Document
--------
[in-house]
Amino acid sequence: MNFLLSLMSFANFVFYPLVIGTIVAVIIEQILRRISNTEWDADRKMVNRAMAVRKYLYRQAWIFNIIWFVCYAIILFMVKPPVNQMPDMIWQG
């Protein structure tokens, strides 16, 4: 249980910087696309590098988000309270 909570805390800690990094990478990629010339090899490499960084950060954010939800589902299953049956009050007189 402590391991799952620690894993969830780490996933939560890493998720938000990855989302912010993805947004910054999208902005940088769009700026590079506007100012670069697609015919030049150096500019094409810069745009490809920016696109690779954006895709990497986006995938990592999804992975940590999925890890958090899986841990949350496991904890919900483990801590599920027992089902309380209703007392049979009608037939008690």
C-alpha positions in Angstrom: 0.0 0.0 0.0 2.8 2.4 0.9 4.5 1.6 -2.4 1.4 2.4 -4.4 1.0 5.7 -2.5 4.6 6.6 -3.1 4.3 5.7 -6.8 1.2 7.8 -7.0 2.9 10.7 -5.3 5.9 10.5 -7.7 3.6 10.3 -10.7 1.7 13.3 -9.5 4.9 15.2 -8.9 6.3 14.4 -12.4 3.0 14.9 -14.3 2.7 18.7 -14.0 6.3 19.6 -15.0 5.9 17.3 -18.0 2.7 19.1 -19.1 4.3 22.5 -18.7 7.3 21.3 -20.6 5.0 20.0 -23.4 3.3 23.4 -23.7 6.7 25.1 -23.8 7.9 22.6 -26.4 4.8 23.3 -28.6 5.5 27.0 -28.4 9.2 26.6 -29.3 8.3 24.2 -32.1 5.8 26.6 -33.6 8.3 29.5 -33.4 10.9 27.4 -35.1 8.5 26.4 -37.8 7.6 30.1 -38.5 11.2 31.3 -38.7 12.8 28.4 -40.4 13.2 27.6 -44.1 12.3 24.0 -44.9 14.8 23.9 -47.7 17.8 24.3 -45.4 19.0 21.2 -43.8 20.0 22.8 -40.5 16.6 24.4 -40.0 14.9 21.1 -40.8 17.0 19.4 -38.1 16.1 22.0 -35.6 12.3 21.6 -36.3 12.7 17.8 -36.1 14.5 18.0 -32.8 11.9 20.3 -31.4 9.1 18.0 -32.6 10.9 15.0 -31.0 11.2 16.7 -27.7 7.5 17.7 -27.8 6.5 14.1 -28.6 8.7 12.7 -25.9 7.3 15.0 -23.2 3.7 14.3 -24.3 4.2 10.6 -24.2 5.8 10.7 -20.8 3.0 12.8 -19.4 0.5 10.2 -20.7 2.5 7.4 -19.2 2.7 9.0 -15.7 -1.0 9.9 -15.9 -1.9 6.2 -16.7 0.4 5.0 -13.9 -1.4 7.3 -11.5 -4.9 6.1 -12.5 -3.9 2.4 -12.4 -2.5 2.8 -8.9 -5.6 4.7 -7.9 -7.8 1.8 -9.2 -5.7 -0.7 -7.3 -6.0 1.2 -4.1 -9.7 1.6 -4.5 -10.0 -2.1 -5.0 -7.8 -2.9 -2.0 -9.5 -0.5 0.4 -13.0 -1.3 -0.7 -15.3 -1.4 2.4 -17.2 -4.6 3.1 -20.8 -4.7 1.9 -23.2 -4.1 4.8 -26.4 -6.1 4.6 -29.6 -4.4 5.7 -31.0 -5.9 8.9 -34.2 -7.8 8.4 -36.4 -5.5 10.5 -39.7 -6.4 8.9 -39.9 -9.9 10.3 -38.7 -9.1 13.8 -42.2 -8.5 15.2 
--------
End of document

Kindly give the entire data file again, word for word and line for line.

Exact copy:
[in-house]
Amino acid sequence: MNFLLSLMSFANFVFYPLVIGTIVAVIIEQILRRISNTEWDADRKMVNRAMAVRKYLYRQAWIFNIIWFVCYAIILFMVKPPVNQMPDMIWQG
């Protein structure tokens, strides 16, 4: 249980910087696309590098988000309270 909570805390800690990094990478990629010339090899490499960084950060954010939800589902299953049956009050007189 402590391991799952620690894993969830780490996933939560890493998720938000990855989302912010993805947004910054999208902005940088769009700026590079506007100012670069697609015919030049150096500019094409810069745009490809920016696109690779954006895709990497986006995938990592999804992975940590999925890890958090899986841990949350496991904890919900483990801590599920027992089902309380209703007392049979009608037939008690």
C-alpha positions in Angstrom: 0.0 0.0 0.0 2.8 2.4 0.9 4.5 1.6 -2.4 1.4 2.4 -4.4 1.0 5.7 -2.5 4.6 6.6 -3.1 4.3 5.7 -6.8 1.2 7.8 -7.0 2.9 10.7 -5.3 5.9 10.5 -7.7 3.6 10.3 -10.7 1.7 13.3 -9.5 4.9 15.2 -8.9 6.3 14.4 -12.4 3.0 14.9 -14.3 2.7 18.7 -14.0 6.3 19.6 -15.0 5.9 17.3 -18.0 2.7 19.1 -19.1 4.3 22.5 -18.7 7.3 21.3 -20.6 5.0 20.0 -23.4 3.3 23.4 -23.7 6.7 25.1 -23.8 7.9 22.6 -26.4 4.8 23.3 -28.6 5.5 27.0 -28.4 9.2 26.6 -29.3 8.3 24.2 -32.1 5.8 26.6 -33.6 8.3 29.5 -33.4 10.9 27.4 -35.1 8.5 26.4 -37.8 7.6 30.1 -38.5 11.2 31.3 -38.7 12.8 28.4 -40.4 13.2 27.6 -44.1 12.3 24.0 -44.9 14.8 23.9 -47.7 17.8 24.3 -45.4 19.0 21.2 -43.8 20.0 22.8 -40.5 16.6 24.4 -40.0 14.9 21.1 -40.8 17.0 19.4 -38.1 16.1 22.0 -35.6 12.3 21.6 -36.3 12.7 17.8 -36.1 14.5 18.0 -32.8 11.9 20.3 -31.4 9.1 18.0 -32.6 10.9 15.0 -31.0 11.2 16.7 -27.7 7.5 17.7 -27.8 6.5 14.1 -28.6 8.7 12.7 -25.9 7.3 15.0 -23.2 3.7 14.3 -24.3 4.2 10.6 -24.2 5.8 10.7 -20.8 3.0 12.8 -19.4 0.5 10.2 -20.7 2.5 7.4 -19.2 2.7 9.0 -15.7 -1.0 9.9 -15.9 -1.9 6.2 -16.7 0.4 5.0 -13.9 -1.4 7.3 -11.5 -4.9 6.1 -12.5 -3.9 2.4 -12.4 -2.5 2.8 -8.9 -5.6 4.7 -7.9 -7.8 1.8 -9.2 -5.7 -0.7 -7.3 -6.0 1.2 -4.1 -9.7 1.6 -4.5 -10.0 -2.1 -5.0 -7.8 -2.9 -2.0 -9.5 -0.5 0.4 -13.0 -1.3 -0.7 -15.3 -1.4 2.4 -17.2 -4.6 3.1 -20.8 -4.7 1.9 -23.2 -4.1 4.8 -26.4 -6.1 4.6 -29.6 -4.4 5.7 -31.0 -5.9 8.9 -34.2 -7.8 8.4 -36.4 -5.5 10.5 -39.7 -6.4 8.9 -39.9 -9.9 10.3 -38.7 -9.1 13.8 -42.2 -8.5 15.2 